Kars4Kids: Is there any sort of graduation ceremony for matriculating out of The Bridge? Is it difficult for kids to move on? Do the staff keep in touch with any of the kids after they “age out” of the program?
Amber Holup: Students can attend The Bridge up until the summer directly after their senior year of high school. Some students are sad when they move on because they have formed such strong relationships with staff, volunteers, and other students, however some students come back to volunteer at The Bridge upon graduating. The staff does keep in touch with students to some extent, however it is not a major focus since there are new students to serve.
As a senior in high school, it will be a bittersweet day when I can no longer come to The Bridge as a student, however I know that I will stay connected to staff and volunteers through volunteering at The Bridge Teen Center and The Bridge Teen Center’s Thrift Store. I look forward to giving back to the place that has helped me develop into the person that I am today.
Kars4Kids: How do volunteers at The Bridge know they are on the right track with this work, that the work they are doing is important? What makes them feel excited about coming to work each day?
Amber Holup: A true innovator in the field of teen programming, The Bridge Teen Center has been nationally-recognized as a leader in youth development on two occasions (by Youth Service America in 2014 and the Afterschool Alliance in 2011). In addition to being recognized for having some of the most innovative and successful teen programming in the nation, high-ranking executives with both United Way and the Boys and Girls Club have referred to our programs as “the best they have seen.” A 30-year park district veteran also referred to our programs as “the most comprehensive teen programming he’d ever seen.” We also receive calls and emails on a weekly basis from groups all over the country seeking our guidance on how to successfully launch and operate a teen center (29 different states to date). We are humbled by the fact that our little grassroots start-up has become a national trend-setter in just 4 years!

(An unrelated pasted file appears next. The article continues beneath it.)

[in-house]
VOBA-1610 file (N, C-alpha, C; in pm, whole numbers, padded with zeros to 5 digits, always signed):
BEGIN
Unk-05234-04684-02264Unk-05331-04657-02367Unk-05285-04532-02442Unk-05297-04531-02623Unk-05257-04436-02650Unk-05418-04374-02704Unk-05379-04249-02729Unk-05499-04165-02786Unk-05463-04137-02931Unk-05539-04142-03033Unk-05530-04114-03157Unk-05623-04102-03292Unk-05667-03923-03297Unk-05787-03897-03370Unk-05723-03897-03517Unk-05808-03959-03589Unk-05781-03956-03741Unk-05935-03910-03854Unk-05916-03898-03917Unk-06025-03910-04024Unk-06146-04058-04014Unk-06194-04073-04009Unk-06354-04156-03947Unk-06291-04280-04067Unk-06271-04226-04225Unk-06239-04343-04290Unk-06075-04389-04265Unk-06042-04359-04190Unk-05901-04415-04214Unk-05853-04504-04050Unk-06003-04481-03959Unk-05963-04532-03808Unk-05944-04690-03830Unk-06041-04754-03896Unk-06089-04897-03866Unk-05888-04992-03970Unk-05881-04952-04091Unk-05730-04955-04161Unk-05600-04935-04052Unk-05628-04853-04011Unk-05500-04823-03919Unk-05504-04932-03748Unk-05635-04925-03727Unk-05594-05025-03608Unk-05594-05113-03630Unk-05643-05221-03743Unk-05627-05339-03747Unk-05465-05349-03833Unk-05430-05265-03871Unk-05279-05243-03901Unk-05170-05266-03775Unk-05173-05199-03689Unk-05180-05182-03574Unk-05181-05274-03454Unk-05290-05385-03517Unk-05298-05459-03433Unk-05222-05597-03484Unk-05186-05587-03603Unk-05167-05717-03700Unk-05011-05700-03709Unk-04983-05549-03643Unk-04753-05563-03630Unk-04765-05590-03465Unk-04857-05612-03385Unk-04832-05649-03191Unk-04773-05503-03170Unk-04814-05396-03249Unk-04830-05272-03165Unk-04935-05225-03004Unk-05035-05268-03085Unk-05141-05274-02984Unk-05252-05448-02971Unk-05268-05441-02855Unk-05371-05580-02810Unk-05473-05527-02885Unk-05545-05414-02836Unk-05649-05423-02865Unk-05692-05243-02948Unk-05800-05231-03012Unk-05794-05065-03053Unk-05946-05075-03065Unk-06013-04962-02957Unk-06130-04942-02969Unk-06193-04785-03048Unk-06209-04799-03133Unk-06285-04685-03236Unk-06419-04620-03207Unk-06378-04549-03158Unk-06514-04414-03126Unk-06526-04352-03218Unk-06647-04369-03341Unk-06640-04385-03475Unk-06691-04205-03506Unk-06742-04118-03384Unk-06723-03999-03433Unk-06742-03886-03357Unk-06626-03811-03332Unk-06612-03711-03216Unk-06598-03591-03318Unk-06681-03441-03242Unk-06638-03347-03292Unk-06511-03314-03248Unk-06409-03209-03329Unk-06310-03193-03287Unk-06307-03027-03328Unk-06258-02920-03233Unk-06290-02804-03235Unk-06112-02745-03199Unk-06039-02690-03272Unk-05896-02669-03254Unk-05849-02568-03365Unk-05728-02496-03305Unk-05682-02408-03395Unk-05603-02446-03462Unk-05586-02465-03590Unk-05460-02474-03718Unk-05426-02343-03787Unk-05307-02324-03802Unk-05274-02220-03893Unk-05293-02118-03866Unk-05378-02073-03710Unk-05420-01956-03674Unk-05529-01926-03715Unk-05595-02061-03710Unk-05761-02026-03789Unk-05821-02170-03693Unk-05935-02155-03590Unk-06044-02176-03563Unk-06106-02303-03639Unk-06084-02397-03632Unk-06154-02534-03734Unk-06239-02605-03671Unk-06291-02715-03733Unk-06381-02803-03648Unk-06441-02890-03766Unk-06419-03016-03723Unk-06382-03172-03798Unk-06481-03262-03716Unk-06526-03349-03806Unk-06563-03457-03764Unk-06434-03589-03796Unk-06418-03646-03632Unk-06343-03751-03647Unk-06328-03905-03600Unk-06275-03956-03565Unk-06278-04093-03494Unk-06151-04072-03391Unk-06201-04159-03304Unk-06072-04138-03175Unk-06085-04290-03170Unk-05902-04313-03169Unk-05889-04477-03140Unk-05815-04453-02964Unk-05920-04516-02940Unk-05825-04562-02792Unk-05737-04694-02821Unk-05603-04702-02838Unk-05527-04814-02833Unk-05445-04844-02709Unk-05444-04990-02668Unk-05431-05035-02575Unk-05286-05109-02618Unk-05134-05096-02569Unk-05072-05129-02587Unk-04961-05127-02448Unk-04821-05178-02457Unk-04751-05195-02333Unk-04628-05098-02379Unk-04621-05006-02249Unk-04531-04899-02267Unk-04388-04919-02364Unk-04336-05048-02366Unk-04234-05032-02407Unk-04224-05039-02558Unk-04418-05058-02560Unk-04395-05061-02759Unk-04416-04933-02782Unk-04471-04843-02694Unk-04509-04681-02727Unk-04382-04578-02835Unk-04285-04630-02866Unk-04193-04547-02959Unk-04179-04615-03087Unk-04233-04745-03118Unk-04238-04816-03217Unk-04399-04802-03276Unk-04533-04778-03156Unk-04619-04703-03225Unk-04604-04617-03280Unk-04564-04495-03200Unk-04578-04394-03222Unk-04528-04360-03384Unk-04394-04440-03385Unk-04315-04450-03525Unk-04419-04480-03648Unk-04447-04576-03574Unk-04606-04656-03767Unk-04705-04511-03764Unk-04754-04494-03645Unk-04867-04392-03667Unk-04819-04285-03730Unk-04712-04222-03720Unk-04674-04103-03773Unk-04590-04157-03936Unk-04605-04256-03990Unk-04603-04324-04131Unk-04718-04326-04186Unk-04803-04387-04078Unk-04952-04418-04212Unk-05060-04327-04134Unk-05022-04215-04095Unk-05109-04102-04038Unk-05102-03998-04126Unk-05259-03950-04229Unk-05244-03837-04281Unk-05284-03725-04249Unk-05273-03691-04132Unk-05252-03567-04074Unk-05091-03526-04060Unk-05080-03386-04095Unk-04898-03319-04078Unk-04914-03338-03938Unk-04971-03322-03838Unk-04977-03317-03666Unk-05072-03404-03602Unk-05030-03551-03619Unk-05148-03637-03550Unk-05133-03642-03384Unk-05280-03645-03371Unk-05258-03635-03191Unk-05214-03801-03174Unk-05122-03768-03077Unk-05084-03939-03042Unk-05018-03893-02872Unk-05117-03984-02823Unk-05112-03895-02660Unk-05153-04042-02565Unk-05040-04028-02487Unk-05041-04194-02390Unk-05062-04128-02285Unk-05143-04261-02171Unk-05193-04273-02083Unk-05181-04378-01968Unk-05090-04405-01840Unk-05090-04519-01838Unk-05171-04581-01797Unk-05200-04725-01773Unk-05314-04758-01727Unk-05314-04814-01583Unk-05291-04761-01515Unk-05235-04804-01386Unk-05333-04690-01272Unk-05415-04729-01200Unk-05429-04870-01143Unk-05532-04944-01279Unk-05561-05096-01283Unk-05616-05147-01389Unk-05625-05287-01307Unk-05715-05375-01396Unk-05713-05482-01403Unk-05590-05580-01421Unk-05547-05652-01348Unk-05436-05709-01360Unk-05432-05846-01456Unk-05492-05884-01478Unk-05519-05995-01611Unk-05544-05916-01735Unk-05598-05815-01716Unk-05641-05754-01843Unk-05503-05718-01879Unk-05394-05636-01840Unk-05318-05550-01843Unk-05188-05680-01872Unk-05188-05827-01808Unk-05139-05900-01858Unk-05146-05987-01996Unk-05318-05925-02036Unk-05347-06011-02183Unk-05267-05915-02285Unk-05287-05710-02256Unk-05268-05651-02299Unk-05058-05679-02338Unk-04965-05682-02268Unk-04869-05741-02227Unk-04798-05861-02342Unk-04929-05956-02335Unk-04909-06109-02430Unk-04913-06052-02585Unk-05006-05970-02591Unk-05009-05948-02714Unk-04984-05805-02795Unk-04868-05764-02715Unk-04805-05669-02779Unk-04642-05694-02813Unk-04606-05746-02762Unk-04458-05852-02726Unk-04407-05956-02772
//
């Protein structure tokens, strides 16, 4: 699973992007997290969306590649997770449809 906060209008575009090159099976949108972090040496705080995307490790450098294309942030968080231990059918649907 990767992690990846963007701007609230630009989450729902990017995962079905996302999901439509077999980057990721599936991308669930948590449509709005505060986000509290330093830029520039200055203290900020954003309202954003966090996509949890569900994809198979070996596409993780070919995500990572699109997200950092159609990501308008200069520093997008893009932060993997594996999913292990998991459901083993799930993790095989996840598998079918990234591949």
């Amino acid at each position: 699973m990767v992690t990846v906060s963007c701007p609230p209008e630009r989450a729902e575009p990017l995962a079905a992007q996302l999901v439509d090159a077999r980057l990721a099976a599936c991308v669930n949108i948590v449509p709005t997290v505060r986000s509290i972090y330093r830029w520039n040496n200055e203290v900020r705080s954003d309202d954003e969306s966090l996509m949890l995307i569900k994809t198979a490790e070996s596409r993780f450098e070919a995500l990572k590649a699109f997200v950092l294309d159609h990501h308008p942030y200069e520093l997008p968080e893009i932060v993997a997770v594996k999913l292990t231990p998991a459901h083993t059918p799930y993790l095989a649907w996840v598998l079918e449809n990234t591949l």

These awards and accolades have pointed out to The Bridge that there is no other place like The Bridge around, however the individual stories of the students that The Bridge has impacted truly let us know that the work that we are doing is important and needed. We’ve watched bullied teens who once walked hunched over with sadness evolve into confident young men and women who are leaders. We have watched other students with eating disorders open up in group counseling sessions called “Soul Café’s,” realize their self-worth, and become healthy again. Watching our students evolve into young adults with dreams and passions that they have discovered through the programs at The Bridge Teen Center make our volunteers excited to come to work every day; the stories fill them with passion for being gladiators who fight for teens.